Firstly, the writing is sloppy and there is a blatant disregard for paragraph spacing. This is somewhat ironic given that one of his tips is: "Even if you like what you wrote, have someone else read your articles". Did anyone else cast their eye over this tragic sales pitch before it was posted?

Then there is a spot of encouragement for race-to-the-bottom journalism with the advice: "Nowadays if you believe you're a good automotive journalist, you can write articles and post them online". The problem is that plenty of people with an internet connection believe they are good journalists and post reams of bullshit online.

Hell, I can believe I am Wonder Woman, but when I look in the mirror, I see more Helena Bonham Carter than Lynda Carter. Belief does not always translate into reality. It is one thing to motivate your students to believe they can achieve great things. It is quite another to urge anyone who "believes" they are a good journalist, automotive or otherwise, to fill the internet with unedited rubbish.

And then, at the end, perhaps most offensive and ridiculous of all is the advice under point #8. This is, apparently, the "life cycle of an automotive journalist (Pros vs. Cons)".

Mr Eid says "Everyone envies you for your fancy life as you're on the go all year long".

Sure, there are some nice travel perks, but anyone who is serious about the job cares little for the fancy hotel, does not bugger off in the middle of dinner with senior execs from automotive companies because hookers await (I have witnessed this in my time working as an automotive journalist in the Middle East), does not throw a tantrum because a 45-minute flight on a work trip is economy class (I have also witnessed this in my time working as an automotive journalist in the Middle East), does not refuse to go to the airport once they realise the flight is economy class and only calls the PR back three days later with a pathetic excuse (Surprise, surprise, I have witnessed this too...), and often has to file copy from hotel rooms and airports.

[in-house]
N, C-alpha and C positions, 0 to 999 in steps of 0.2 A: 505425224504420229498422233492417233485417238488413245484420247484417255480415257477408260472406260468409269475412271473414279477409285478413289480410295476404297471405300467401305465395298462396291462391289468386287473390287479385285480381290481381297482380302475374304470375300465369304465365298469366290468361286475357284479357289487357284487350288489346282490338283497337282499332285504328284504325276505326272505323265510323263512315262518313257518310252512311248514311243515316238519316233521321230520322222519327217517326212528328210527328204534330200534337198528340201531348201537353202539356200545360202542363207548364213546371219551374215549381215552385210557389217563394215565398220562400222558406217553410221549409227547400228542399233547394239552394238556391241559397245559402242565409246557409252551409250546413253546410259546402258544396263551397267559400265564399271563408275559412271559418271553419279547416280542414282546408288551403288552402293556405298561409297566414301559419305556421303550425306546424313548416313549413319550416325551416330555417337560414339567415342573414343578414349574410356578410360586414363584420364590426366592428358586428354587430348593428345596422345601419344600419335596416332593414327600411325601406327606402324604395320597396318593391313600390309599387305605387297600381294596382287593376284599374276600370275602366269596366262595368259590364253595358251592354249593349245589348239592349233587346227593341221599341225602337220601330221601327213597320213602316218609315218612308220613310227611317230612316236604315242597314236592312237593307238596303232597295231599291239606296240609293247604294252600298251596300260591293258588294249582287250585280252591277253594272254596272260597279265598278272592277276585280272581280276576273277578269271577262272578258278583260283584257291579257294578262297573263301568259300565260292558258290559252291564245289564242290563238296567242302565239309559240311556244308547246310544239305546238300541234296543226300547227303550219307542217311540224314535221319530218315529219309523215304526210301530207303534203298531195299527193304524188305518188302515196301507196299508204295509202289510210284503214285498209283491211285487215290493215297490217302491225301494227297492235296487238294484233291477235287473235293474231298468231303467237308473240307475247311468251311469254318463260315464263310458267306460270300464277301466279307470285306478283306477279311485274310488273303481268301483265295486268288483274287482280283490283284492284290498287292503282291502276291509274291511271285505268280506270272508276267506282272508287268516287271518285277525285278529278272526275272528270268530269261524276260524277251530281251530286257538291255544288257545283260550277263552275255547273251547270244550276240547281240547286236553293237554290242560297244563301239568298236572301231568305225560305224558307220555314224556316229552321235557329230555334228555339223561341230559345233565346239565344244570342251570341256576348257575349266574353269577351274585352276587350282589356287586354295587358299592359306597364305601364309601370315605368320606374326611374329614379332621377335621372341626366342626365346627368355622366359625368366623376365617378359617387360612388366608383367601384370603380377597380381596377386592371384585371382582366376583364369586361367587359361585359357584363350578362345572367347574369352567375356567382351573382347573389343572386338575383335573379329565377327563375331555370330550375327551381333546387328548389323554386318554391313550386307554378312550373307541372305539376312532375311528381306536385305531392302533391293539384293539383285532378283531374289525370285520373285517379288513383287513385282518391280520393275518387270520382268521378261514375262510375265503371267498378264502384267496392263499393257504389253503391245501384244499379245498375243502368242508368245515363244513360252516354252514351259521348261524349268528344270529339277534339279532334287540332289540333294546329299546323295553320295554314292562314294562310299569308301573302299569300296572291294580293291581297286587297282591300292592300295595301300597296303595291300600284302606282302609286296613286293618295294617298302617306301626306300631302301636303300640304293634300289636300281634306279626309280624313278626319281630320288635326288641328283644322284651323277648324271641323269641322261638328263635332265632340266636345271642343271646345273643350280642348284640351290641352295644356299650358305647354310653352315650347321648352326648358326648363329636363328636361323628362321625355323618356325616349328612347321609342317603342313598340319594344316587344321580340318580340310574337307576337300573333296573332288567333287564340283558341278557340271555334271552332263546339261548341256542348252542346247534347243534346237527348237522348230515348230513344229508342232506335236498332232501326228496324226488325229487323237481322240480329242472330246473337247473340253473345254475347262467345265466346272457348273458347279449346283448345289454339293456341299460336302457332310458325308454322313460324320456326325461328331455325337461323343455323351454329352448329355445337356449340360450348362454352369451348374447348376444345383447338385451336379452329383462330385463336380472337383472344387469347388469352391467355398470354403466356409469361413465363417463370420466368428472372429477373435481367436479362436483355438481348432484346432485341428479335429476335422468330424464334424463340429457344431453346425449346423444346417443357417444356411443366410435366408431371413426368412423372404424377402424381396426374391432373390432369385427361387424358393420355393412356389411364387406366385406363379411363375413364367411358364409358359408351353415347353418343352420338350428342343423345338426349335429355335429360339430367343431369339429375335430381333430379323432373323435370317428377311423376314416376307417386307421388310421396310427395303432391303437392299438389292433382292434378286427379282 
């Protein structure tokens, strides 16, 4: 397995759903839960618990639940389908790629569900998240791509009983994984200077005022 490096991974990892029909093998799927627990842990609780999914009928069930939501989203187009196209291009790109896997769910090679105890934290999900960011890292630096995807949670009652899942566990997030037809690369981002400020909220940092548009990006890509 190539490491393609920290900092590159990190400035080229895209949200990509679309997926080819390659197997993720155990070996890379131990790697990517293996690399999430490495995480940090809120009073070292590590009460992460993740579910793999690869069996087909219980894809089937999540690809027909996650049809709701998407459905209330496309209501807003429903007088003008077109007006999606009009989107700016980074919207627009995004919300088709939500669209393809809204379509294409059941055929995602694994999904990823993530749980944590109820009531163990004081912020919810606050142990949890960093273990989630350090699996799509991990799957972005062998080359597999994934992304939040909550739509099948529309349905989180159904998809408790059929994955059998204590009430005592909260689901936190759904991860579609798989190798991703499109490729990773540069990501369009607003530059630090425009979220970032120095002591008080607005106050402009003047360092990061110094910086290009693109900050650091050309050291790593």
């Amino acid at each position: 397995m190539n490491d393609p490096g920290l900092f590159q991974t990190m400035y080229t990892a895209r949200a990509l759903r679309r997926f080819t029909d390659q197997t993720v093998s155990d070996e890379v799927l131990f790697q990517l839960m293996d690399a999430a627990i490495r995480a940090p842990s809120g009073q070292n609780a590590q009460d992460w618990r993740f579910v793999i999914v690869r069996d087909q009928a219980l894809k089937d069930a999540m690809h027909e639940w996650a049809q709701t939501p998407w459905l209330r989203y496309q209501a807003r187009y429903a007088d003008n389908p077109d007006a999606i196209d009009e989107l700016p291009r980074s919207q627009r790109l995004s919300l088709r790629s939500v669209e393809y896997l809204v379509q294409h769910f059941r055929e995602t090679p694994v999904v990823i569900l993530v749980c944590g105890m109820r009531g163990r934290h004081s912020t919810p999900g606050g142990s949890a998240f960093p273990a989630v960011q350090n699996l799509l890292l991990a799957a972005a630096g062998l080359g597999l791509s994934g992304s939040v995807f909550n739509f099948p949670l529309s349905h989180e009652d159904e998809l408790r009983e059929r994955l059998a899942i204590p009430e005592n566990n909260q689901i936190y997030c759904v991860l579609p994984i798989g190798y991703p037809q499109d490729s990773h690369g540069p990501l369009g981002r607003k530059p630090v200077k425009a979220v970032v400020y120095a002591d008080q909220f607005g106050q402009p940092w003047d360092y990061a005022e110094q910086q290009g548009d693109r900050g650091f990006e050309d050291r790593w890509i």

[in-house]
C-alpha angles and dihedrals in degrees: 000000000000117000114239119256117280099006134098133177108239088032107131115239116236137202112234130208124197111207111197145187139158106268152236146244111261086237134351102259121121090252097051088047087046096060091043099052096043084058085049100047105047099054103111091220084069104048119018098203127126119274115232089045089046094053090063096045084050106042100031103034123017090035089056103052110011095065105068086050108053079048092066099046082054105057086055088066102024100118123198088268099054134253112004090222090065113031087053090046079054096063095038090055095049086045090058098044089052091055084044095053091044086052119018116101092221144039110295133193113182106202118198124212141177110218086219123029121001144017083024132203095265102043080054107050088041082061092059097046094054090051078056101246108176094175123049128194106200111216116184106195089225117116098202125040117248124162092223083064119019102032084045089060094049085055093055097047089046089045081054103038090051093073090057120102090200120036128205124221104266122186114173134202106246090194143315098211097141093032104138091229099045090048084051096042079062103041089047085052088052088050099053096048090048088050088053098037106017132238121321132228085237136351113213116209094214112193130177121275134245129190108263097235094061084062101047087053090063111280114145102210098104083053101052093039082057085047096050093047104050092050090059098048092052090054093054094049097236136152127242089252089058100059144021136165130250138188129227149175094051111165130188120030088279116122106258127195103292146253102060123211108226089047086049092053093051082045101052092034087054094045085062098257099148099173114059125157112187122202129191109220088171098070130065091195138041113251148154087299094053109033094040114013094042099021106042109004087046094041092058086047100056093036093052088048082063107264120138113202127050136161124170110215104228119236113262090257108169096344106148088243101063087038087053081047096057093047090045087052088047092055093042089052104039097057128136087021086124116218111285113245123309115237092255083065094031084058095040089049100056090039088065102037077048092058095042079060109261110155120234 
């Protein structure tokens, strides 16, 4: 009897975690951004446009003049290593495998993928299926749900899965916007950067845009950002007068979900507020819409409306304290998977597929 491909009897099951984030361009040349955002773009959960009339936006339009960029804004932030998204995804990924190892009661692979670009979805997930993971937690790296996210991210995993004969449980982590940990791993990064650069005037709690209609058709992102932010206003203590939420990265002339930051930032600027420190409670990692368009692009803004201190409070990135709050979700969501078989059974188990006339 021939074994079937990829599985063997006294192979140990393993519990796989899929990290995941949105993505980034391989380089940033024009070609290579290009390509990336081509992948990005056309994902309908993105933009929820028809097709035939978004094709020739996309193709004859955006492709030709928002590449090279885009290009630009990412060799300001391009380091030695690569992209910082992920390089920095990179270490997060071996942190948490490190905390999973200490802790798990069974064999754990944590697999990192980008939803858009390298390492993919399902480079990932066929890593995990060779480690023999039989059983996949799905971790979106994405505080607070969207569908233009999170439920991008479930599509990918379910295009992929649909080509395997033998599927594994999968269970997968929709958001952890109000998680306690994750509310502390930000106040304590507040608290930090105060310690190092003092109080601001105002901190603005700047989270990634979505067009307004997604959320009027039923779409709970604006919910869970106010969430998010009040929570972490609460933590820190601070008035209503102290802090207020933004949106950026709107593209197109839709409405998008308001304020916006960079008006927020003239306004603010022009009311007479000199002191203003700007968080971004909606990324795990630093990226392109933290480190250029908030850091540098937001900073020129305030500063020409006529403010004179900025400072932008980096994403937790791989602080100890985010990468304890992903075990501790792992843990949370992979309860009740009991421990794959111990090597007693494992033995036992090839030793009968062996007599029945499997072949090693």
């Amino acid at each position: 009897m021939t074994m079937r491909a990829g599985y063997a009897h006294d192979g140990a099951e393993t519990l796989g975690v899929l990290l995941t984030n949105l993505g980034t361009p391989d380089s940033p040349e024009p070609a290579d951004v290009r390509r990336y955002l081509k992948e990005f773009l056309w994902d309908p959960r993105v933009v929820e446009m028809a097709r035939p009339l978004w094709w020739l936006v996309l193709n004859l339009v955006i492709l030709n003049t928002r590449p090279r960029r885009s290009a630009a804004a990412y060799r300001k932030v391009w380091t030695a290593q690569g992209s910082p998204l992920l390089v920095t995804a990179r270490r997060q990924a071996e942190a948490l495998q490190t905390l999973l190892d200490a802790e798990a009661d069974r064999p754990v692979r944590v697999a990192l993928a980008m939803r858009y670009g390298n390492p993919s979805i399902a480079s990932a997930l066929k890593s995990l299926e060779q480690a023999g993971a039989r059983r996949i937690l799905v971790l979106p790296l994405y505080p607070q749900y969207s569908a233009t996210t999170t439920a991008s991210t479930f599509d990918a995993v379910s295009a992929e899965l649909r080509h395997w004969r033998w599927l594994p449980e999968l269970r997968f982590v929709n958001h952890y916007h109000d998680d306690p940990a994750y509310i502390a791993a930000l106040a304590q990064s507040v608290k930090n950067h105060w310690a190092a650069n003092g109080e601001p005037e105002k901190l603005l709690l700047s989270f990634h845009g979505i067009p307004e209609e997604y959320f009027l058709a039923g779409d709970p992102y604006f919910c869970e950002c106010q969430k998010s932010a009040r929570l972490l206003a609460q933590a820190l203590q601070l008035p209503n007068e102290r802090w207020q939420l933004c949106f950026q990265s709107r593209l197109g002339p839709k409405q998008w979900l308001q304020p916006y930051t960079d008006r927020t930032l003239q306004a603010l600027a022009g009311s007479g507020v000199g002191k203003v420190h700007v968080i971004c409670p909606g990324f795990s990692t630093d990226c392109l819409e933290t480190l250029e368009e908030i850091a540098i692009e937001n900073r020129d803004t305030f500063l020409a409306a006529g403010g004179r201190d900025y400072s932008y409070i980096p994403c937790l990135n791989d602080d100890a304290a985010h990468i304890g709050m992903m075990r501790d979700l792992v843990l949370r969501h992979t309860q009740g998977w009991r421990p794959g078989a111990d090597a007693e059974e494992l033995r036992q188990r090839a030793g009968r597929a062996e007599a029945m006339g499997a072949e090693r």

But I suspect basic etiquette will be conspicuous by its absence in Mr Eid's course.

And then he concludes his sales pitch for his course in the most startling and unprofessional way imaginable, with this gem:

"It affects your private life. No girlfriend will tolerate you being away most of the time. Wife. That's another bad story too."

Wow. Really? Given you are charging $450 for this course, I assume you are trying to make money, so why the hell would you include in your sales pitch a sexist load of bunkum that excludes half the population? Do you not want to make any money out of women who are interested in becoming automotive journalists? Or did you simply assume that no woman wants to bother her pretty little head with an automotive journalism course?

Do you have any evidence for wives and girlfriends of automotive journalists being unsupportive partners or is it easier to stereotype all women as nagging shrews who don't understand men and their big engines?

Sure, being a journalist, any sort of journalist, can be demanding on personal relationships. We are not necessarily brilliant marriage prospects. We can be grumpy, deadline-driven, obsessive and alcoholic. But there are plenty of jobs that impede on private lives. Doctors, emergency services workers, any job involving anti-social hours...

Is Mr Eid trying to give students a reality check with this advice? Or is it a lame attempt at boys' club comedy? Whatever the hell he was trying to do here, he just comes across as a sexist jerk rather than a professional from whom aspiring automotive journalists can learn great things.

Seriously, it's 2016. Do better.

Your sincerely,

Georgia Lewis, happily married journalist, automotive correspondent for Elite Living Africa and woman.

Picture: Thomas Hawk/Flickr